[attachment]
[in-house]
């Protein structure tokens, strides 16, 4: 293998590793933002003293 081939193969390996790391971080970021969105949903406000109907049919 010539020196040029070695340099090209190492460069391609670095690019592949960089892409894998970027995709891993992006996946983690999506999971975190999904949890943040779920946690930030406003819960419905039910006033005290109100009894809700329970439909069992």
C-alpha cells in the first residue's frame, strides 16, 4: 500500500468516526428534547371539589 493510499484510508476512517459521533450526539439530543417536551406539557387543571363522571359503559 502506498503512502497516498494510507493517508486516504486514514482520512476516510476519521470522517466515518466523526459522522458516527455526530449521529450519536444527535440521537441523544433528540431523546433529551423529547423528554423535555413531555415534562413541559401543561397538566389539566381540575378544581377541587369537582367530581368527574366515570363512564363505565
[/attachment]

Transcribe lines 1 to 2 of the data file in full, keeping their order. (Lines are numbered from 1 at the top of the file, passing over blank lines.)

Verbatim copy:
[in-house]
């Protein structure tokens, strides 16, 4: 293998590793933002003293 081939193969390996790391971080970021969105949903406000109907049919 010539020196040029070695340099090209190492460069391609670095690019592949960089892409894998970027995709891993992006996946983690999506999971975190999904949890943040779920946690930030406003819960419905039910006033005290109100009894809700329970439909069992």